What is happening now in South America is that Indians, blacks, women and the poor - the tenants of the black holes of the continent - have become the new landlords. This is the hour of the downtrodden - Reportage in 5 parts
latin-america

Voyage to South America – Introduction

PUBLISHED IN |  Mar 31, 06

SAO PAULO. In an ocean of lights, great black patches. Blacker than black. From the plane, this is the view of Sao Paulo, the largest and richest city in South America. A stunning view of a city three times the size of metropolitan Paris and with a population three times that of Israel. We circle and then circle again – the airport here is the busiest on the continent, with a plane lifting off every four minutes, 24 hours a day.

As the plane approaches for landing, details become visible. Some of the dark patches are woodlands, but others are the brutally impoverished shantytowns, the favelas, which even now, at the start of the 21st century, are without electricity. This is the image of South America we are accustomed to – glittering lights with large islands of dark; wealth in the areas visible to tourists, intolerable misery in the backyard.

In the early morning, with the sun shining, the traveler can see that human beings are living in these black holes. More than living, in fact – they are starting to exert influence. For the first time in the history of the continent, these people – from the shantytowns of Sao Paulo and Caracas, from the villages of the Andes in Bolivia – have sent their representatives to the presidential palace. Already now, left-wing governments, all democratically elected, rule in six countries of Latin America, and by the end of this year the list may be augmented by Mexico, Peru, Ecuador and Nicaragua.

The term “left-wing” might be misleading. None of the countries in question has turned socialist. Not even Venezuela, the most radical of them, has been Cubanized. What has happened is that Indians, blacks, women and the poor – the tenants of the black holes of the continent – have become the new landlords. This is the hour of the downtrodden.

The new landlords are not the people we have come to know from South America. Instead of suits and ties, there are now Indian women in government offices in La Paz. In their country, they make the rules now. After the singing of the national anthem, at the conclusion of a ceremony in the presidential palace during which everyone removed his hat, only these women remained in their rainbow-hued wool head coverings, such as they have worn for hundreds and thousands of years. Because, with all due respect to a 200-year-old anthem, their hats were here first. Instead of the standard government-issue vehicles, the “new revolutionaries” prefer to get around in old American gangster-style cars. That’s how Marina, the “revolutionary,” navigates the streets of Caracas – in a red Dodge manufactured long before she was born, whose doors are in danger of snapping off at every turn in the road.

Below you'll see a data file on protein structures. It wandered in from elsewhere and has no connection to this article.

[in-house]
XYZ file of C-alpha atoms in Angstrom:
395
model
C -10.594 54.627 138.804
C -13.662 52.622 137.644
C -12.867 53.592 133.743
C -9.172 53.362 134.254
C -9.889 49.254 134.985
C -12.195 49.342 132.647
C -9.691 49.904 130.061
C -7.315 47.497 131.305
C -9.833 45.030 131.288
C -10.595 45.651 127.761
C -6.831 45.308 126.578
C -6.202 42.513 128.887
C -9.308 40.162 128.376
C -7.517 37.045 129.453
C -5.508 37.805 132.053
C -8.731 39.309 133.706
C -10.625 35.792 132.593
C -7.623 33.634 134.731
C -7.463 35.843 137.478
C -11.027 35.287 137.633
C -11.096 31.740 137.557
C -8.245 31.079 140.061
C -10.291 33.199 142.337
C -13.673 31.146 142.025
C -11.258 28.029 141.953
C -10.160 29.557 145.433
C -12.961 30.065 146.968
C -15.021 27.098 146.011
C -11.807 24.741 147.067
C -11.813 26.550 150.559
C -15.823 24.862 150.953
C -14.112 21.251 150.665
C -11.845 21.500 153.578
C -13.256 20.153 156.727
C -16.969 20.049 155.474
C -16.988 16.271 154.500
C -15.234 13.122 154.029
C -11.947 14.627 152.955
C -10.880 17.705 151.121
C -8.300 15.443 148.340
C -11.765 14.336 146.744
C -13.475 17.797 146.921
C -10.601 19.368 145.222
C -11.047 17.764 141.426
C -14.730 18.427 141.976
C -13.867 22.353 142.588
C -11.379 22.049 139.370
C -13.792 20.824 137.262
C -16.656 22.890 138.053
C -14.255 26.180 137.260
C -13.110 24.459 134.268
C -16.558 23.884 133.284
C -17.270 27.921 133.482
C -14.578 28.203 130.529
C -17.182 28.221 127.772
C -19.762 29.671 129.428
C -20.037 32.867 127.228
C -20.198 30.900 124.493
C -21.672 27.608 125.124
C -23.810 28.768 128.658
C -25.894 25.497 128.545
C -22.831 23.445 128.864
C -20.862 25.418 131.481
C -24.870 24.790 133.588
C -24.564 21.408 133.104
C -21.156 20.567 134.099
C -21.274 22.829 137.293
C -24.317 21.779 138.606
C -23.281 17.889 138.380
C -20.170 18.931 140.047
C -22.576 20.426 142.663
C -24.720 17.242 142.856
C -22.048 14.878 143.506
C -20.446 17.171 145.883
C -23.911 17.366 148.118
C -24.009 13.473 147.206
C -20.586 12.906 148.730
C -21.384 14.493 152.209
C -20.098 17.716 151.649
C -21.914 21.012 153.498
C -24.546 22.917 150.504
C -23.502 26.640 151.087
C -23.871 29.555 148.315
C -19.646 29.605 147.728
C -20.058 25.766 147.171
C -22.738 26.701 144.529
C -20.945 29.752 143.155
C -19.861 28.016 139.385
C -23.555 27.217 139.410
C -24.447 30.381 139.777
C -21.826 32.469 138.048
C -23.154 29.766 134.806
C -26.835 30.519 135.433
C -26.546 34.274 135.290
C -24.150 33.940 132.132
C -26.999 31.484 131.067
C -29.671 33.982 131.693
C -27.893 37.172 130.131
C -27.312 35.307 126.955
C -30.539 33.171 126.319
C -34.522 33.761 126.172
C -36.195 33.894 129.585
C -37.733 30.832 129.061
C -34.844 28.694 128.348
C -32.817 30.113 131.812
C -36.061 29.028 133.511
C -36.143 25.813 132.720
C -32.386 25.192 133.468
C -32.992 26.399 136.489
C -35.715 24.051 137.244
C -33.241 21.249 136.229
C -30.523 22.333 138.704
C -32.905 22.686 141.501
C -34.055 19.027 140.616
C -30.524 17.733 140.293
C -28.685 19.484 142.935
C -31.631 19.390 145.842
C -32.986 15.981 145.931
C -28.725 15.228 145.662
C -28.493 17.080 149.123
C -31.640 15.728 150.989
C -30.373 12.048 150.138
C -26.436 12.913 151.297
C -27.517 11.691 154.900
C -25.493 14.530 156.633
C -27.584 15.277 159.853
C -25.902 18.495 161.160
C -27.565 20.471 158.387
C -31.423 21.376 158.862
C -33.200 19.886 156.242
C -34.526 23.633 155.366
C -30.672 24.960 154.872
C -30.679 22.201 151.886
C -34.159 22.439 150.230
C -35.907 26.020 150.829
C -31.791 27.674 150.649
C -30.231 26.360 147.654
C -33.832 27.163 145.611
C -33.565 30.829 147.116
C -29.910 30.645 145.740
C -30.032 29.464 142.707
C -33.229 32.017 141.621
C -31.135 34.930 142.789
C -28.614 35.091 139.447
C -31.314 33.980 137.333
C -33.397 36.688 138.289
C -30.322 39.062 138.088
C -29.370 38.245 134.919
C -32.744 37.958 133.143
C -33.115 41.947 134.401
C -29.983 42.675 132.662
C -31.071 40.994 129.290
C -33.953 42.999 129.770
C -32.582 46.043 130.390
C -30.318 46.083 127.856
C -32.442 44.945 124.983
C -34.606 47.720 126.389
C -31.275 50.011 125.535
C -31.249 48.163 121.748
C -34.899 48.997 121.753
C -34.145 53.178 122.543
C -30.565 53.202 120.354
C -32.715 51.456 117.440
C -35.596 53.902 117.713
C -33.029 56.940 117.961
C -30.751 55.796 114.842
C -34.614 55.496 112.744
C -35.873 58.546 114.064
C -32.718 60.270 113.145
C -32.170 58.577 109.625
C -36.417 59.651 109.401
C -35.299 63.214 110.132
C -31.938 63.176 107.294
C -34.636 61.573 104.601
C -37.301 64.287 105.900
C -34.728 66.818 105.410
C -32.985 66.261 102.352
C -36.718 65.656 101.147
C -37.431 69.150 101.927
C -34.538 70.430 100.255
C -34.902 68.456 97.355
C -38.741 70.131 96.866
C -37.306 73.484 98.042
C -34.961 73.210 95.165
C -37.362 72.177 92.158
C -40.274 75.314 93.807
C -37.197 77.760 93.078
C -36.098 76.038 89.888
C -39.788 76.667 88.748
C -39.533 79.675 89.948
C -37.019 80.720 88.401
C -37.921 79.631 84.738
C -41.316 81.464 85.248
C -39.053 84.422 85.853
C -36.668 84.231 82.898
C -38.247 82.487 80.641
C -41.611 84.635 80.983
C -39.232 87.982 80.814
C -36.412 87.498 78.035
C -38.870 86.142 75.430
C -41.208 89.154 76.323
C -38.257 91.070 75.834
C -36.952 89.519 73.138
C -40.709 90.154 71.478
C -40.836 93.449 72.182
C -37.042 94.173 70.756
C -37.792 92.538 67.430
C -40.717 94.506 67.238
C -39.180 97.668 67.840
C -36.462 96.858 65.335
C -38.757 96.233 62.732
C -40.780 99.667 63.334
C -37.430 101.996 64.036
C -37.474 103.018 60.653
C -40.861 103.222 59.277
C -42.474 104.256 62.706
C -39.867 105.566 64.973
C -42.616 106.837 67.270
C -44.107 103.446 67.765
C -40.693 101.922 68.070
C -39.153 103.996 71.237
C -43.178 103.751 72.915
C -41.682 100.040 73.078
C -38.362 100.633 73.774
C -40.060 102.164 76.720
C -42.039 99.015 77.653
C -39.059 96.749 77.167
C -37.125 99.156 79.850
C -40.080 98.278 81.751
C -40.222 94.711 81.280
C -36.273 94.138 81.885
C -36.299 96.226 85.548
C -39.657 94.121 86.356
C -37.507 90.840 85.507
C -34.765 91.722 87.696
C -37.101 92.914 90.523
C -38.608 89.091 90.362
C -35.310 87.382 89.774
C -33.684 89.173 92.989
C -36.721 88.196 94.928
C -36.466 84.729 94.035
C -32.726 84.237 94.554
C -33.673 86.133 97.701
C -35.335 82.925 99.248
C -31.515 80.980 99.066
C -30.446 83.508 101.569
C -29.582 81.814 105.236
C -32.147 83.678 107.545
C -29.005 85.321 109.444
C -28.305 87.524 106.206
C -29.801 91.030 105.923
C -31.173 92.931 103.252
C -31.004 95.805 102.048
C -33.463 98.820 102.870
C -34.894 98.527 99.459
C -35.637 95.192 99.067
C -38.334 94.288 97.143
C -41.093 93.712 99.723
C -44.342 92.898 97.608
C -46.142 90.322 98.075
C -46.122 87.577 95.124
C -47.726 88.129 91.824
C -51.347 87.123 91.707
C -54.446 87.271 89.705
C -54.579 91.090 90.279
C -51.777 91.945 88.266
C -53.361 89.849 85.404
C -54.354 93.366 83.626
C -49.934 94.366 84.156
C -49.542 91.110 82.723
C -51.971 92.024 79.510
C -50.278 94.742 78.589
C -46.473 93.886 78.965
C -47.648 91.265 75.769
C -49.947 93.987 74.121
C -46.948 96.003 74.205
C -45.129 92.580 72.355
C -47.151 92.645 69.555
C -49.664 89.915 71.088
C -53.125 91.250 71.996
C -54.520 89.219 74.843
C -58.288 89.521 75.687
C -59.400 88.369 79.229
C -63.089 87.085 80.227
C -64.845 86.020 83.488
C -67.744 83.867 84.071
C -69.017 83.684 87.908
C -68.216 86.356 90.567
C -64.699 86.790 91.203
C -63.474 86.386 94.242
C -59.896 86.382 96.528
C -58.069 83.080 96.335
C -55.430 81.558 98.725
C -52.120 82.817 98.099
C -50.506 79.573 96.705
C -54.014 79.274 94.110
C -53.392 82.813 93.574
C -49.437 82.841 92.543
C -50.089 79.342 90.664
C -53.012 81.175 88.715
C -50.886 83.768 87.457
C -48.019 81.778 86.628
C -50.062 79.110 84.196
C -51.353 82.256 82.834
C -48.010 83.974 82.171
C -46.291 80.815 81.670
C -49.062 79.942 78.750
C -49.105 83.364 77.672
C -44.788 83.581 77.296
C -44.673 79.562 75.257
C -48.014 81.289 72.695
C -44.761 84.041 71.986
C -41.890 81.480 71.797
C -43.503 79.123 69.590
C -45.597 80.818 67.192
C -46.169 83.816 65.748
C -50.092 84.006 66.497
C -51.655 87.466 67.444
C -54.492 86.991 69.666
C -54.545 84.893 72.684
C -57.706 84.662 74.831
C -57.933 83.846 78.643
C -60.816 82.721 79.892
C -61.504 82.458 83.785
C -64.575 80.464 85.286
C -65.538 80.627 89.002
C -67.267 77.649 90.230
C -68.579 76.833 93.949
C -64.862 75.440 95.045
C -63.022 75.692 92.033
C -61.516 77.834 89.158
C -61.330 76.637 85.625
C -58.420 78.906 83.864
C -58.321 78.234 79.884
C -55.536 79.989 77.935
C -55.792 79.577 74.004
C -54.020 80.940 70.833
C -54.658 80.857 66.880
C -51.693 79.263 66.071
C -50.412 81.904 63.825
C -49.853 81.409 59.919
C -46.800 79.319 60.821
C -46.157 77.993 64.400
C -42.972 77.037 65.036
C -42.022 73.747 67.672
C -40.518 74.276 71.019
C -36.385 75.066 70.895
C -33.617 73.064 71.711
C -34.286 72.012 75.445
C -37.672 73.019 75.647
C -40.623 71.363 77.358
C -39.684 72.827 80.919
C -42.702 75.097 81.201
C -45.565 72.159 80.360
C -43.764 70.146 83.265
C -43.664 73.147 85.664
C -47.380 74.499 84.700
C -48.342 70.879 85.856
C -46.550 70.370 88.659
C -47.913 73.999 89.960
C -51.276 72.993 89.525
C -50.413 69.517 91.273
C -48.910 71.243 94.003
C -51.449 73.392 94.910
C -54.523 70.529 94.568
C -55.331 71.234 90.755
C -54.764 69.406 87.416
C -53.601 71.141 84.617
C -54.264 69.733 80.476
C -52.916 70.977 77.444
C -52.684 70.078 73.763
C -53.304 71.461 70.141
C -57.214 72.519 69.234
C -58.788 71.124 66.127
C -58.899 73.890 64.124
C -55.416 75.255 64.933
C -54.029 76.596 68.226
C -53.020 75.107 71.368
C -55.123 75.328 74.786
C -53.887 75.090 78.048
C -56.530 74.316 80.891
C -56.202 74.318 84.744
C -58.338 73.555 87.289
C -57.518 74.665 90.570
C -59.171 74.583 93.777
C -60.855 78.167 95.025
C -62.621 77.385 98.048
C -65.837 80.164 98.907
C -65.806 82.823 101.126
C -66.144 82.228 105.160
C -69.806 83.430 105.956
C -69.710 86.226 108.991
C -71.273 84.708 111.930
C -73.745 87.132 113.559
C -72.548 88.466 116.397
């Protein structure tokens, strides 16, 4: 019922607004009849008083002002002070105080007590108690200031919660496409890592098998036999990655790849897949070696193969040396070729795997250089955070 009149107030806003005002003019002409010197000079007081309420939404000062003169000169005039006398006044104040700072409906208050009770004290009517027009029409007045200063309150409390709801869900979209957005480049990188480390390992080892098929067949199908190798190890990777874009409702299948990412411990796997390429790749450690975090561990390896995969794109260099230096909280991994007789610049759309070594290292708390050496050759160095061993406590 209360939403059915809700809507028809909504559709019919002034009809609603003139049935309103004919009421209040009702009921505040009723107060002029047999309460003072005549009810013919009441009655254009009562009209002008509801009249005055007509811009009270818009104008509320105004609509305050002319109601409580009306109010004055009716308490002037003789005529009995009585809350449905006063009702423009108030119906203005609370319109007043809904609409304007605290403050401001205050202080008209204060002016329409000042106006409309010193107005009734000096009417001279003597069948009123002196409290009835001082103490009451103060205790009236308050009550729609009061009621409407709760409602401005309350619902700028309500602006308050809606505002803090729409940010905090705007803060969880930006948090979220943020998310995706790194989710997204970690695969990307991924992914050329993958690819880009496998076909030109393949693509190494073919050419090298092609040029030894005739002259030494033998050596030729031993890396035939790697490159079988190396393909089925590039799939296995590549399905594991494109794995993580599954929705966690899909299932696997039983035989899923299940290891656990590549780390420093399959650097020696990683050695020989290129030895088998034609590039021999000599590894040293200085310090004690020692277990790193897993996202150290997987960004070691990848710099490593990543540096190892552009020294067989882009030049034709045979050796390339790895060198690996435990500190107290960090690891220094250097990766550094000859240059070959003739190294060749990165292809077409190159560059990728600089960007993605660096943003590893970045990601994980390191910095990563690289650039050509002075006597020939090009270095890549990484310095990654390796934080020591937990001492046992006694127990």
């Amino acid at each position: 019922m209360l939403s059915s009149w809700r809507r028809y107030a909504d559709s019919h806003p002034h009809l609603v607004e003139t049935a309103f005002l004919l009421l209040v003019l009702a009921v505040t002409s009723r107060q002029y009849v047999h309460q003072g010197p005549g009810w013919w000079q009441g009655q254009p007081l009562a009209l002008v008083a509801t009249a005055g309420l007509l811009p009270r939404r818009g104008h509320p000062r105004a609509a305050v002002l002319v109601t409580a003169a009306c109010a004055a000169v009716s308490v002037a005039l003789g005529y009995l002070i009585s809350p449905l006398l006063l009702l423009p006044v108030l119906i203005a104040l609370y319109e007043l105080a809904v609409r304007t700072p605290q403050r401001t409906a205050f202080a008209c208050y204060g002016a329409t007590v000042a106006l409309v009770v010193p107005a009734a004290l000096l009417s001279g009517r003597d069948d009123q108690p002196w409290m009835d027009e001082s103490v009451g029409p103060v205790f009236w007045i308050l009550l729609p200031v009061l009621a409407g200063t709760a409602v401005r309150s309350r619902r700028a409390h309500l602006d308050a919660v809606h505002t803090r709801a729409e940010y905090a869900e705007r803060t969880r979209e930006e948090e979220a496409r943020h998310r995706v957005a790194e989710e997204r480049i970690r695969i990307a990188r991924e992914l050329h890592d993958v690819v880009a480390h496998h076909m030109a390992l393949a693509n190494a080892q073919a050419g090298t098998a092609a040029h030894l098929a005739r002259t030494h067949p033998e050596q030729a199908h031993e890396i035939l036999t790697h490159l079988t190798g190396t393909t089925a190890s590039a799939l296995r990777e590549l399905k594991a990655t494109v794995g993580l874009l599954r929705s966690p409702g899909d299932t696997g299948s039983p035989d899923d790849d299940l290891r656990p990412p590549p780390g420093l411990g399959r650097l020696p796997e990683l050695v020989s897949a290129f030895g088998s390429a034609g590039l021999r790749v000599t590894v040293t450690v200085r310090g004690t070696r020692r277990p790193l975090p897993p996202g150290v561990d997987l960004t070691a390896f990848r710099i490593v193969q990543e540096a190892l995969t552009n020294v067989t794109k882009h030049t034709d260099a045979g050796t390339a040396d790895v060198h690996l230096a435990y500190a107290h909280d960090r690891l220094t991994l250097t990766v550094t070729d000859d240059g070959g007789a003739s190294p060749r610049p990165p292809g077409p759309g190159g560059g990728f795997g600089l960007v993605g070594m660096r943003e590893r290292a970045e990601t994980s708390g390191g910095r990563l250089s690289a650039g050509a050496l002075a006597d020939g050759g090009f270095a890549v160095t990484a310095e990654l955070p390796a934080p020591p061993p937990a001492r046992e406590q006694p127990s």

This revolution, like all those that preceded it on the continent, is an attempt at liberation from occupation – once the struggle was against the Spaniards, later against the U.S. Marines, but now it is against a new occupier, an economic occupier that was dominant here in the neoliberal 1990s. The International Monetary Fund, the implementer of the system, is viewed here as Satan incarnate.

One after another, the countries of the continent received from the economics PhDs – the “boys of Chicago” under the tutelage of Milton Friedman – the same recipe: the way to overcome the hyperinflation of the 1980s was to privatize companies, reduce government intervention in the economy, “streamline” the workforce and “liberate” the foreign currency market. This particularly extreme form of capitalism had never been tried anywhere in the world, least of all in the United States itself. It was a radical version of the economic policy that Benjamin Netanyahu tried to introduce in Israel.

And then came the reaction against a political structure that was no longer perceived as representing the people, but to be serving external economic interests. It looks a bit different in each country, but in all of them it came, this time, from below. From the people.